Sunday, December 2, 2012

“So Beautiful or So What,” by Paul Simon

Few pop music fans seem to realize that Paul Simon’s 2011 album, So Beautiful or So What, might very well be his best album ever. That’s right. I said it: best album ever. Seriously. Ever. But unfortunately, because it didn’t come out in 1977, and because its singles were up against the high school crap of LMFAO and Katy Perry that dominated the airwaves last year, the album went largely without notice (save for the ENTIRETY of the music critic community, who unanimously listed the album in their top ten album lists for that year). Hosting themes that reflect a man finding life “terribly strange” at seventy, So Beautiful asks questions for the angels about love, mortality, and God. And from listening to the brief album (under 40 minutes of music), one answer to these questions tap at the listener’s ear: love. Seriously, Mr. Simon? “Love?” Huh.

Simple, conventional, and persistent, Simon’s message is singular; he’s a real love-monger on this stunning album. In the tune, “Dazzling Blue,” he pays tender tribute to his marriage to (the remarkable!) Edie Brickell, and in the song, “Rewrite,” he paints a portrait of an American war veteran, who “hasn’t got a brain cell left since Vietnam,” pleading with God for a “rewrite” of his life since the war, “…Help me, help me, help me, help me – THANK YOU! I had no idea that you were there.” In the beleaguered veteran’s rewrite, love makes an appearance and ultimately redeems his life. The veteran outlines his do-over:

I'll eliminate the pages where the father has a breakdown
And he has to leave the family, but he really meant no harm.
Gonna substitute a car chase and a race across the rooftops
When the father saves the children, and he holds them in his arms…

The word “love” permeates the album, prominent in the songs titles or mentioned within the verses (or at least alluded to) on every song. On So Beautiful or So What, it’s all love, all the time. In the world Simon describes on So Beautiful, love is the mortar holding the bricks together, love is the foundation providing strength to the walls, love is the cement filling the empty holes as the musician reminds us to carefully consider our frame of reference: “Life is what you make of it,” he sings, it’s “so beautiful or so what?” I’ll take “beautiful,” thank you...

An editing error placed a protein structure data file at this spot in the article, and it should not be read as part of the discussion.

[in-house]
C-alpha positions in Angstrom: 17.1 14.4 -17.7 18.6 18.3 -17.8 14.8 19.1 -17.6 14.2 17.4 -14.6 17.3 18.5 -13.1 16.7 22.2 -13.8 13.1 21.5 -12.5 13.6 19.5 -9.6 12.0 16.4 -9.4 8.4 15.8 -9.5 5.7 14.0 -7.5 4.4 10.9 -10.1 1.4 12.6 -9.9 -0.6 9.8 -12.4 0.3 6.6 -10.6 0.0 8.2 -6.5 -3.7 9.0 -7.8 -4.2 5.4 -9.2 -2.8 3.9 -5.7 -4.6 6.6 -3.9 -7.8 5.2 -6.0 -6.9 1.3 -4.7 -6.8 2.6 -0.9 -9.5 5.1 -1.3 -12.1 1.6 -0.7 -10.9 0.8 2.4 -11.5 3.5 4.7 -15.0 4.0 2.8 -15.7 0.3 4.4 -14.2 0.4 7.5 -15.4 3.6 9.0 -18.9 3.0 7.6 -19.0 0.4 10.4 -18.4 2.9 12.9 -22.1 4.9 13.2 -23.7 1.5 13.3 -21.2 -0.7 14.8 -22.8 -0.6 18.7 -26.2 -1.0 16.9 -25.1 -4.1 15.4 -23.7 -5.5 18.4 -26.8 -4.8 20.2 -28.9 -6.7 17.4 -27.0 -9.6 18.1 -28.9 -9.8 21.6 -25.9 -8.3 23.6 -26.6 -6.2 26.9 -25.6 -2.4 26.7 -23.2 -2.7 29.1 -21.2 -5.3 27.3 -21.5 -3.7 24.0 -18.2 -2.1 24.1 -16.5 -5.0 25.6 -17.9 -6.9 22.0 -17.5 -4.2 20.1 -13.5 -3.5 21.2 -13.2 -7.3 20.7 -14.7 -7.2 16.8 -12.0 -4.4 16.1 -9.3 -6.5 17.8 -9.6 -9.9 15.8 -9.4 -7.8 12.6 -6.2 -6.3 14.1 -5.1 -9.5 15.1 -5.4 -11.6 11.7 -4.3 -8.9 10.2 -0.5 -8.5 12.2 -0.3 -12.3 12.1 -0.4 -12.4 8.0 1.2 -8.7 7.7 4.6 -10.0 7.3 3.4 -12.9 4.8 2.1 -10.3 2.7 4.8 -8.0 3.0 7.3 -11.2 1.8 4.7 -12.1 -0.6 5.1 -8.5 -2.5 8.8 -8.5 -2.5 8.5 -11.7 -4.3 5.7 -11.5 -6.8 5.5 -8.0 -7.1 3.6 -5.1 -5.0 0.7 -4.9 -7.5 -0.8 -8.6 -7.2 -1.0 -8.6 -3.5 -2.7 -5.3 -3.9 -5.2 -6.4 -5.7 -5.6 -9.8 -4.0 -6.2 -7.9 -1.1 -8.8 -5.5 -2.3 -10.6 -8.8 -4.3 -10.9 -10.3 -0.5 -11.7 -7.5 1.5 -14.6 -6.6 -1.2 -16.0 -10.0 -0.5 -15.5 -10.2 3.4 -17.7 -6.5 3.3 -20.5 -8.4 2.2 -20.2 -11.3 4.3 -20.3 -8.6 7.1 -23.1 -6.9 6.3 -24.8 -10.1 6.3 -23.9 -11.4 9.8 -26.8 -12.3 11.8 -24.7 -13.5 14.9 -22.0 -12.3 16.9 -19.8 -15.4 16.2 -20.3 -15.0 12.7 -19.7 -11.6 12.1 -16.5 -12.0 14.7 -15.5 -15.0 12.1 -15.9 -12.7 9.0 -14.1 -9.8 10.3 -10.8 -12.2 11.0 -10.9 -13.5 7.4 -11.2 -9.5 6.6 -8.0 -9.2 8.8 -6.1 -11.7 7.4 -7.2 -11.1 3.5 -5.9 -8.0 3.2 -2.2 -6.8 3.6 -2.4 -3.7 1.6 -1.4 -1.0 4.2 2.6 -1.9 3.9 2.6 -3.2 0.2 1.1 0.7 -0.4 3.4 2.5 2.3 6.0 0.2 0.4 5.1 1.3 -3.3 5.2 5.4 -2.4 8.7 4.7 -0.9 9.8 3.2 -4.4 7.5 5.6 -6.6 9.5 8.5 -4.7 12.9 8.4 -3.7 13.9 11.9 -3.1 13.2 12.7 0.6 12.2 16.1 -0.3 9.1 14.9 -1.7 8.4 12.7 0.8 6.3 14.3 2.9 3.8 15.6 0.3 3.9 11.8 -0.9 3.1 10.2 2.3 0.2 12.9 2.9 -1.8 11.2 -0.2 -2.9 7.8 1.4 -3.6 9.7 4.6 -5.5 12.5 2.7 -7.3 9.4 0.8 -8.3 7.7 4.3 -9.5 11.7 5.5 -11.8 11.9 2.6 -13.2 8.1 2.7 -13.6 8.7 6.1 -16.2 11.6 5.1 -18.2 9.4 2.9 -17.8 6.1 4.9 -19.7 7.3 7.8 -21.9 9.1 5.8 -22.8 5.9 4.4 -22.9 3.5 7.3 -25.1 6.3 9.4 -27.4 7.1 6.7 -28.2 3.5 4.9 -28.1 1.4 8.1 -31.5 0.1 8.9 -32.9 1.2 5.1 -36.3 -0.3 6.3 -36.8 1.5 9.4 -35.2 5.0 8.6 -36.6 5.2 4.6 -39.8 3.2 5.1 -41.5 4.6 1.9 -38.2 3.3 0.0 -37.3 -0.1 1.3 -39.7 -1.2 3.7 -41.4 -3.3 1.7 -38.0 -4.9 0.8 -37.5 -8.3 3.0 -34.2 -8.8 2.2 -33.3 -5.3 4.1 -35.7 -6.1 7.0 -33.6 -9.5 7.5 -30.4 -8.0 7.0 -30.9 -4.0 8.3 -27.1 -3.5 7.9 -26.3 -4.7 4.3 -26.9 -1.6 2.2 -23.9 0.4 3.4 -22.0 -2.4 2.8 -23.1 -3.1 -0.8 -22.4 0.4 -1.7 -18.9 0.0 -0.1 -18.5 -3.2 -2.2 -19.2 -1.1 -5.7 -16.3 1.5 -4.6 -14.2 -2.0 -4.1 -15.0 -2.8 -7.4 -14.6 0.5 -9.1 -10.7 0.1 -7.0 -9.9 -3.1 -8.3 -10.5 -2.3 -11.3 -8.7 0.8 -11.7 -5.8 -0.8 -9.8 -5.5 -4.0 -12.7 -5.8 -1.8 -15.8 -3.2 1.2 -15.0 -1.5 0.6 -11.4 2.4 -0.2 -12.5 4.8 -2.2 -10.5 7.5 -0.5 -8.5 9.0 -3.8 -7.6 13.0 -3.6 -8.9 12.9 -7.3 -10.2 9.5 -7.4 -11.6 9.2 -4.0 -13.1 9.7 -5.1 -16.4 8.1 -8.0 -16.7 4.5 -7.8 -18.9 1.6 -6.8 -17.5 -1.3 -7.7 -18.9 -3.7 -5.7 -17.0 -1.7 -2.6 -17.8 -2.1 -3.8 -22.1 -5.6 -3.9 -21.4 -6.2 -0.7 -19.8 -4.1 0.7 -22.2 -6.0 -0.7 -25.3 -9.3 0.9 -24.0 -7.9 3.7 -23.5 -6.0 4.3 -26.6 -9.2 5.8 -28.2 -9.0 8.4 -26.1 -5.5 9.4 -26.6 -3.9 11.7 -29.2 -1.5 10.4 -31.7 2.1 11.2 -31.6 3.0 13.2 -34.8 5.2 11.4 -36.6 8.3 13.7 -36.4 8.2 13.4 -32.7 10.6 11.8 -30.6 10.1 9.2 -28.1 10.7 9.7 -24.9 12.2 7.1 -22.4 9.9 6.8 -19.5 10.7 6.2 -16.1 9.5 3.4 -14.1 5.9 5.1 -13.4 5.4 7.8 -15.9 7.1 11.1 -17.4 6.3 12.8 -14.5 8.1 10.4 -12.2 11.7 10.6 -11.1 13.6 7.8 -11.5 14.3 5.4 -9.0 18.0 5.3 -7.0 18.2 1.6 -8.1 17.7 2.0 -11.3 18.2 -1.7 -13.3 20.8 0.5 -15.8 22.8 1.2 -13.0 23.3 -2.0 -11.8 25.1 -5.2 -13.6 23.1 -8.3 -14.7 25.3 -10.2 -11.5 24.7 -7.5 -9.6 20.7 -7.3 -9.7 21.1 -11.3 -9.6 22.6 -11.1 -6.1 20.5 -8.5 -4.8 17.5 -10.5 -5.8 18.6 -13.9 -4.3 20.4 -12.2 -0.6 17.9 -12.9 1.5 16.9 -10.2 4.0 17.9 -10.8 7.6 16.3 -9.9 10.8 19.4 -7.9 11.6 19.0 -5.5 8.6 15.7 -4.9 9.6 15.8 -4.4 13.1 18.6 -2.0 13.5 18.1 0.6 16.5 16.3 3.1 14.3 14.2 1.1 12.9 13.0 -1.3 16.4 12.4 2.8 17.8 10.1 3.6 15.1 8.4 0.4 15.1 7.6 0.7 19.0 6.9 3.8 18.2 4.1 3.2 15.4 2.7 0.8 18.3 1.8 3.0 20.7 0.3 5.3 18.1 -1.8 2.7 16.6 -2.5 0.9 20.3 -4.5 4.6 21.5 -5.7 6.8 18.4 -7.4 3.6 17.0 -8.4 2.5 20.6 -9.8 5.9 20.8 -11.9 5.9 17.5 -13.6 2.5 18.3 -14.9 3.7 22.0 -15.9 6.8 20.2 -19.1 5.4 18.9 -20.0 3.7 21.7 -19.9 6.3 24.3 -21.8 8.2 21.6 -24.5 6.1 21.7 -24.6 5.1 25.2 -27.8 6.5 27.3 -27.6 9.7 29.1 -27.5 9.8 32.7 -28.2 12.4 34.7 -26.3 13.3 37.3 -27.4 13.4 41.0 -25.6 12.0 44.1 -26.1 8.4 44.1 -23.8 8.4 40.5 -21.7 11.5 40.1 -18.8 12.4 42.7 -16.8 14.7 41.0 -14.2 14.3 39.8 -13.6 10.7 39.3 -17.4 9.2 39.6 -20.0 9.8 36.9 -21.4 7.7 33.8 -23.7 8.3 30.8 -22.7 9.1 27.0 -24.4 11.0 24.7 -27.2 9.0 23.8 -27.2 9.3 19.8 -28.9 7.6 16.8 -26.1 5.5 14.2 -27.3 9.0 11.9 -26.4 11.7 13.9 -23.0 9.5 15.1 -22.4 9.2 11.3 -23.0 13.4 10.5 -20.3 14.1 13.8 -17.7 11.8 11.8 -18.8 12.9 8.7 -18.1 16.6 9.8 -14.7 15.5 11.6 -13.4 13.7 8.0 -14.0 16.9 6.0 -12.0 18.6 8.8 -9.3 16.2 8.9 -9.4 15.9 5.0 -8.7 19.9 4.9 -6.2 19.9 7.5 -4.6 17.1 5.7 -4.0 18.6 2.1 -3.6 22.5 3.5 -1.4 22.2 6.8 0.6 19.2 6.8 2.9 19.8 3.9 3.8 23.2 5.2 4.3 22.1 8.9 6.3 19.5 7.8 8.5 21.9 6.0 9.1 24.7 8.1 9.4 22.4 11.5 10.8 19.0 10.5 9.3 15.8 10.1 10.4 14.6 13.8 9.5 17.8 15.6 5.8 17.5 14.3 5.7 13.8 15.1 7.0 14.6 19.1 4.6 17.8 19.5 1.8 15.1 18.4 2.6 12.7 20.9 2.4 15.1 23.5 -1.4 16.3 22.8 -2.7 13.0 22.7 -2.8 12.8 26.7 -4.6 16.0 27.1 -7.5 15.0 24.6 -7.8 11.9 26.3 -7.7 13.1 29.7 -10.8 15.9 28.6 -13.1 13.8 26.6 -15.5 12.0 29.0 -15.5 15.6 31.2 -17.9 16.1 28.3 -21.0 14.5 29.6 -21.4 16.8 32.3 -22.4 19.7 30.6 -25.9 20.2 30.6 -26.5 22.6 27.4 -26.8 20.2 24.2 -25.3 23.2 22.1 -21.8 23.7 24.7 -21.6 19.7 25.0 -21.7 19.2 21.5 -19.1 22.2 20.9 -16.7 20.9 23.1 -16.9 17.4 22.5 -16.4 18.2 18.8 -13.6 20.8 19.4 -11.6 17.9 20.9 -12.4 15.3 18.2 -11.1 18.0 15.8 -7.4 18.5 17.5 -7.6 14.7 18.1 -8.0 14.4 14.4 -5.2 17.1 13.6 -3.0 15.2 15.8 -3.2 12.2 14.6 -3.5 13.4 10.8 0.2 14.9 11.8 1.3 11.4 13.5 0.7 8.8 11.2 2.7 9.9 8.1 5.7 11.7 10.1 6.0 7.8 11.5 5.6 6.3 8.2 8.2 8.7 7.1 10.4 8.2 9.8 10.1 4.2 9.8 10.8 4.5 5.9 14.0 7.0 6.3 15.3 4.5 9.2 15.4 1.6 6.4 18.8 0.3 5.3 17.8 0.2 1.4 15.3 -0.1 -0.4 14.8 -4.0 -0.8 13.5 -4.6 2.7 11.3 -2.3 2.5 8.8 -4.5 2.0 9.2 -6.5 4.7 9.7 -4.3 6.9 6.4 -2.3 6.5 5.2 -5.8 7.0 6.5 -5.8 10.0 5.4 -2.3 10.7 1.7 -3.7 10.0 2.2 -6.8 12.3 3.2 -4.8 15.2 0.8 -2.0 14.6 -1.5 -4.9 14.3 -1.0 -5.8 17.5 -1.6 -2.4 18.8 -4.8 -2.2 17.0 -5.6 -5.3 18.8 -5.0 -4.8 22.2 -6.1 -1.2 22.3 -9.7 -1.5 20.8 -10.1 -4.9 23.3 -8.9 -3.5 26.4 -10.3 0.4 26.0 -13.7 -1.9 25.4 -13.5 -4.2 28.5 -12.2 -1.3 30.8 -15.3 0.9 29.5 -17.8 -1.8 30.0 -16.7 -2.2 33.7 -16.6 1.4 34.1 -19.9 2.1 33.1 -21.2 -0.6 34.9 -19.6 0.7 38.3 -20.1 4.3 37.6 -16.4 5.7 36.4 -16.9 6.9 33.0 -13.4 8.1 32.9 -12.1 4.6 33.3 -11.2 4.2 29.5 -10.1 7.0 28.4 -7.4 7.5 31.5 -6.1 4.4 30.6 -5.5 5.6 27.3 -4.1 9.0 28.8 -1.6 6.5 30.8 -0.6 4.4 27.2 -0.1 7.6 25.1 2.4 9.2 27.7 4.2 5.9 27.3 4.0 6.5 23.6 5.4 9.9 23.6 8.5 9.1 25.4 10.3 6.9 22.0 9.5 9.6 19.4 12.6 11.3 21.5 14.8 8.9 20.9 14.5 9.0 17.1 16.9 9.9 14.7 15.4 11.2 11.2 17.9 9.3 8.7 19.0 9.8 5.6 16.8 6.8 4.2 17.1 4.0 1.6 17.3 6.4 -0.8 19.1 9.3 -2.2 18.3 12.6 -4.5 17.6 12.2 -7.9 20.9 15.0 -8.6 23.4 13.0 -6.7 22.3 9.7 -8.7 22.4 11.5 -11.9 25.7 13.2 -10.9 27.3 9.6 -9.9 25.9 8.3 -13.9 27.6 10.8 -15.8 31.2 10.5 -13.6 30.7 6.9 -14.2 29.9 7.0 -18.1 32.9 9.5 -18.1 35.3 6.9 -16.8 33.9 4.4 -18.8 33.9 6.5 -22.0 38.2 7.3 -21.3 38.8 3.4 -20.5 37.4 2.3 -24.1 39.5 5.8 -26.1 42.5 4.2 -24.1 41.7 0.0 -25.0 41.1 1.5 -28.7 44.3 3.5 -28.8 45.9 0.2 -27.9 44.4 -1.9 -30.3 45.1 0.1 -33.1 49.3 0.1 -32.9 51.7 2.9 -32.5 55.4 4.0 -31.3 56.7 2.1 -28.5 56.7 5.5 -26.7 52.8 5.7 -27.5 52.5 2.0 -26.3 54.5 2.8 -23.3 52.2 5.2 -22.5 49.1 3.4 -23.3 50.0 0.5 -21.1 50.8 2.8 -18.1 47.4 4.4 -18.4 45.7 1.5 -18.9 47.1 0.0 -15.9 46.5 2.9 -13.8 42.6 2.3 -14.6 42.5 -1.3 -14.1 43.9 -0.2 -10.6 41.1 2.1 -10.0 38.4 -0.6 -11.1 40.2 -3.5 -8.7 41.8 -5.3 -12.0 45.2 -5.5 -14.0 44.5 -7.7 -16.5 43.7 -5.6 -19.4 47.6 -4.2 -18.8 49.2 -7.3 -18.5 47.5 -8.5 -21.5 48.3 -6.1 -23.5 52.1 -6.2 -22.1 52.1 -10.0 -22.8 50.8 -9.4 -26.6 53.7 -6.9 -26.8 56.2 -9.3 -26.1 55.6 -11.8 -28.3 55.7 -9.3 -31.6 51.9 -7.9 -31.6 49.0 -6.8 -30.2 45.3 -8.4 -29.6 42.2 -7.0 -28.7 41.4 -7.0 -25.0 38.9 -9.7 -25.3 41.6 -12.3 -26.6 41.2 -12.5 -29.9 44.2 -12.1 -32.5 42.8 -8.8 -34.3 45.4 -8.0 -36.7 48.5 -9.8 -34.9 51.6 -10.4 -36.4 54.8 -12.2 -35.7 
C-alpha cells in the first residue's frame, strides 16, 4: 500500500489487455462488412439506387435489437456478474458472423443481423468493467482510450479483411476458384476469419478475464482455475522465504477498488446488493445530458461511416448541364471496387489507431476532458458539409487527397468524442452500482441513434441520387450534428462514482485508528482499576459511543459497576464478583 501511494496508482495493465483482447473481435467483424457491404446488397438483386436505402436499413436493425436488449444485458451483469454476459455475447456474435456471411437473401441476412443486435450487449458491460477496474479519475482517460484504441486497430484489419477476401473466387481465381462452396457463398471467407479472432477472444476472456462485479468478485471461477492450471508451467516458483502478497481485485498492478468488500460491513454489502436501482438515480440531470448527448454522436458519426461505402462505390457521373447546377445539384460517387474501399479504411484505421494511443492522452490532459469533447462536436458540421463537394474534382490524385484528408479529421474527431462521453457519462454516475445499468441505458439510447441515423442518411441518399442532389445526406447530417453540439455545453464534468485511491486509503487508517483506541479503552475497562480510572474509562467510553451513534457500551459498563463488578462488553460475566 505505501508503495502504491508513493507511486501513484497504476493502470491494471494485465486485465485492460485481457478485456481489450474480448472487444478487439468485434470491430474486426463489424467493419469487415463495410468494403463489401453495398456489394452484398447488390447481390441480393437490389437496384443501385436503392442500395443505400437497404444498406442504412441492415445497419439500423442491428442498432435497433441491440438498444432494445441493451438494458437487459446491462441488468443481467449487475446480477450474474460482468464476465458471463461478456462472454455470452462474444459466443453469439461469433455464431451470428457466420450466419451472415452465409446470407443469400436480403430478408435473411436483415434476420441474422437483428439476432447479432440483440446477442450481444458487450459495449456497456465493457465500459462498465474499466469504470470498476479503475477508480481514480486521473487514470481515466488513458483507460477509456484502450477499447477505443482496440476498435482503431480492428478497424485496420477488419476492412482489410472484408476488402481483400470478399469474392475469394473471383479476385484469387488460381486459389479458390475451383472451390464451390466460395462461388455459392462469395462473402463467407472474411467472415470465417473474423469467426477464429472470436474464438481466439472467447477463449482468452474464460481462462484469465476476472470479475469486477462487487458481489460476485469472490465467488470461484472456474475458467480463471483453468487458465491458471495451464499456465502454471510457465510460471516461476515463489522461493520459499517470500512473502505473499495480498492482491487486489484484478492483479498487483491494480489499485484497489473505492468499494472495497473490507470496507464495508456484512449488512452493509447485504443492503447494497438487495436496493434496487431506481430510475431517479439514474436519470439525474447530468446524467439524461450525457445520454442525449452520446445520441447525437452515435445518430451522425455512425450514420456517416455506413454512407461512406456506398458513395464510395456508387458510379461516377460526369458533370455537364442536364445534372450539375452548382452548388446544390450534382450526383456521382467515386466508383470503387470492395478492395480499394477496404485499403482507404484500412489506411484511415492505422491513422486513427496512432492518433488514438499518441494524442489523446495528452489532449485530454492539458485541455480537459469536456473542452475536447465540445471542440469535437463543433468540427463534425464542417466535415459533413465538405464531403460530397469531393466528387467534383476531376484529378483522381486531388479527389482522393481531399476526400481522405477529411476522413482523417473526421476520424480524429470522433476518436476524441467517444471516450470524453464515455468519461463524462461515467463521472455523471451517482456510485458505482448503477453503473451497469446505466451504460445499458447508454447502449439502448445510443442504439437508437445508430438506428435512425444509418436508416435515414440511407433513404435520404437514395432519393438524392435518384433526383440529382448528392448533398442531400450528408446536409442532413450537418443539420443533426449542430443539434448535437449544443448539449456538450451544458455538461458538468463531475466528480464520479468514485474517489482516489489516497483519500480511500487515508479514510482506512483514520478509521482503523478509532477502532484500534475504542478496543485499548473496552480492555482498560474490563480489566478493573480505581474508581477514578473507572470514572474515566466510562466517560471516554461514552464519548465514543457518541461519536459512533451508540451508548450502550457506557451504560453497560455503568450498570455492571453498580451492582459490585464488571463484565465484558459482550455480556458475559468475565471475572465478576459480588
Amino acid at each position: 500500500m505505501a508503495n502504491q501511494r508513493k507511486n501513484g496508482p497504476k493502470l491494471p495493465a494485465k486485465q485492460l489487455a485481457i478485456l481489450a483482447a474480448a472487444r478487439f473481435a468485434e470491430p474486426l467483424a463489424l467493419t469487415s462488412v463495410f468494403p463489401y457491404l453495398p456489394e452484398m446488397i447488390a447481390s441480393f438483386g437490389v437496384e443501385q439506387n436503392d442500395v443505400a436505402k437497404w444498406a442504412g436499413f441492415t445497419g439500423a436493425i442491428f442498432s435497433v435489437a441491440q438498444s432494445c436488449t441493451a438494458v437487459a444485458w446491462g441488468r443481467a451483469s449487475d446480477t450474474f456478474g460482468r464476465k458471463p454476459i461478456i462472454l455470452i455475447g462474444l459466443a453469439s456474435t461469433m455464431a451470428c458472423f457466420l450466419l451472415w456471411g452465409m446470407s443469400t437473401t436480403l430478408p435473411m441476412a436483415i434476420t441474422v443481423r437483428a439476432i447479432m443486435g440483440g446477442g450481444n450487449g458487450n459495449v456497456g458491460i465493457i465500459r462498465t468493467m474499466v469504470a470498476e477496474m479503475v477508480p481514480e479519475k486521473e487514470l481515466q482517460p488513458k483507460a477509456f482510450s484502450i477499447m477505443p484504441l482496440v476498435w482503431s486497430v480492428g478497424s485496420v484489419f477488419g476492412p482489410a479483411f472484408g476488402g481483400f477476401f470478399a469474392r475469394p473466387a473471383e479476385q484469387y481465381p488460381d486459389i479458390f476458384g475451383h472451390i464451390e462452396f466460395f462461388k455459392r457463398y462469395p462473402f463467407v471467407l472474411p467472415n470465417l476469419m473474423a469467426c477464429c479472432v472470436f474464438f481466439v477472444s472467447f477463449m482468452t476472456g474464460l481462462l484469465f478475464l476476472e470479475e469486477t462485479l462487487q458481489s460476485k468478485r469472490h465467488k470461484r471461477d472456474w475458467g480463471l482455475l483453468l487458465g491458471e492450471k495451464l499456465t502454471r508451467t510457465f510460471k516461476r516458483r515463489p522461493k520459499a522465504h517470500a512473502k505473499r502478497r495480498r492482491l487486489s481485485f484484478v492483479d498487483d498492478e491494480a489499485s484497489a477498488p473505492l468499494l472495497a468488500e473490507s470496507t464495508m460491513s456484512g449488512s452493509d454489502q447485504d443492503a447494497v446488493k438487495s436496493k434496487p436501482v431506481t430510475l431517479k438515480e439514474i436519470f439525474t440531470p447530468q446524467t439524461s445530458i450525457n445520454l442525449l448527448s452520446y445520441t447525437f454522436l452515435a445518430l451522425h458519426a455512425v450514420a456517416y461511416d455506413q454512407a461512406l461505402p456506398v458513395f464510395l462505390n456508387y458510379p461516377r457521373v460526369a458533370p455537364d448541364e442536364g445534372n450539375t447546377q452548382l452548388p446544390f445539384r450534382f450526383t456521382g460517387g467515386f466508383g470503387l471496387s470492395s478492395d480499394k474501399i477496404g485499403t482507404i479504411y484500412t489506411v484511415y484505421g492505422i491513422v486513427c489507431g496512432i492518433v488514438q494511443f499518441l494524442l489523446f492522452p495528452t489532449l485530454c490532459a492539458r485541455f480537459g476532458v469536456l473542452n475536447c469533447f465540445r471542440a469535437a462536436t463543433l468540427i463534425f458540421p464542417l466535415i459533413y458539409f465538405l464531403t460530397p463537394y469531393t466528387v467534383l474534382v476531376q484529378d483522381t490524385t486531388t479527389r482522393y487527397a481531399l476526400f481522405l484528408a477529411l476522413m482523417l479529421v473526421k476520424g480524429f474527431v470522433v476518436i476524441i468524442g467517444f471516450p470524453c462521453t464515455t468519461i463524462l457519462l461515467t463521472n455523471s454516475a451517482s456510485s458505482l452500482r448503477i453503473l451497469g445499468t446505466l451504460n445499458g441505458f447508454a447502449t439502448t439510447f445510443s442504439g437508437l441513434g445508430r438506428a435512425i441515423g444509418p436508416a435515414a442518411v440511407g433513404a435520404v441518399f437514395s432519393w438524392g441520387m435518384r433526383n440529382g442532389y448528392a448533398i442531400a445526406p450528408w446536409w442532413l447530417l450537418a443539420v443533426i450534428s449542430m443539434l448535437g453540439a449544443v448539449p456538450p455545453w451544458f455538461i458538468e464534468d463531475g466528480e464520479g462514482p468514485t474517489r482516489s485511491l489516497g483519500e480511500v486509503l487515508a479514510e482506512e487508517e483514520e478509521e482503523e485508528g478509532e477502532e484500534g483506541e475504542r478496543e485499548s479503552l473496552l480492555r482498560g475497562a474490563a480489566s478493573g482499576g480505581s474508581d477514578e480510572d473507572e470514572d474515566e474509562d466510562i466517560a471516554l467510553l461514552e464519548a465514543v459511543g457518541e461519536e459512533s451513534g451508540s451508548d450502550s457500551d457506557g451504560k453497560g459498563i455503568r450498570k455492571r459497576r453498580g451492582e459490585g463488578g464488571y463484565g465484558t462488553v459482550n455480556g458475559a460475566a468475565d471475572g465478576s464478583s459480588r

Death and growing older is another central theme on this exceptional album, and the topic is not a new one for Simon. In his mid 20’s, he reverently wrote about the prospect of growing older. In fact, Simon loosely dedicated an entire side of vinyl (side one) of the classic 1968 Simon and Garfunkel album, Bookends, to the cycle of life, most notably in the sweetly morose, “Old Friends,” in which his vocal muse and “frenemy,” Art Garfunkel sang, “Can you imagine us years from today, sharing a park bench, quietly? How terribly strange to be seventy…” and on the side one closer, “Bookends Theme,”

Time it was, and what a time it was;
A time of innocence, a time of confidences;
Long ago, it must be…I have a photograph;
Preserve your memories;
They're all that's left you…

Musings from a young and gifted musician, romanticizing the inevitability of growing older (and exquisitely so). Are such solemn romanticisms fleeting naivety? Are they the privilege of youth? I’m starting to suspect so, as more recently, seventy year-old Simon writes of mutability from a much more dispassionate and droll, albeit musical perspective, sometimes chuckling about the prospect of passing from this mortal coil, and sometimes taking on the voice of God, Himself, pontificating on the state of humanity, on ugly politics and talk-show hosts, on the sad state of popular music, and on the origin of life, itself. Simon sings “as God,”

Big Bang. That’s a joke that I made up once
When I had eons to kill,
You know, most folks, they don’t get when I’m joking;
Maybe someday they will…

And then, of course, there’s Music. Perhaps the world’s biggest music fan, Simon has said that he picked up a guitar for the first time, because he wanted to be Elvis. And following suit, Simon almost always includes musical imagery in his more recent deliberations on nostalgia, death and the afterlife (to wit, in the early 1980’s, Simon referenced everyone from John Lennon to the “Late-Great Johnny Ace,” as well as his evocation of the treasured do-wop groups of his youth, and he also recalled Buddy Holly in the early 2000’s, and on this album, he echoed early rock-and-roll nonsense lyrics on “The Afterlife”). Simon has contemplated mutability throughout his career, but since his 40s, Simon has replaced the sentimental heartache of his youthful ruminations with humor, irony, and derision.

I suspect there’s much to be learned from this philosophical approach, and I’ve been listening to Simon’s So Beautiful or So What almost non-stop for the past few weeks. I find it wholly comforting and relevant, especially as I've recently learned a beloved family member is facing his last months, and by all accounts, he’s addressing the prospect with characteristic humor, grace, and boldness – similar to Simon’s most recent reflections. It’s humbling, his courage. I wish I had it. Maybe it comes with one’s built-in character or personality; maybe some are just born heroic, or maybe it comes from years of hard-won wisdom. Either way, at 41, I don’t have it yet. I wonder if I ever will…

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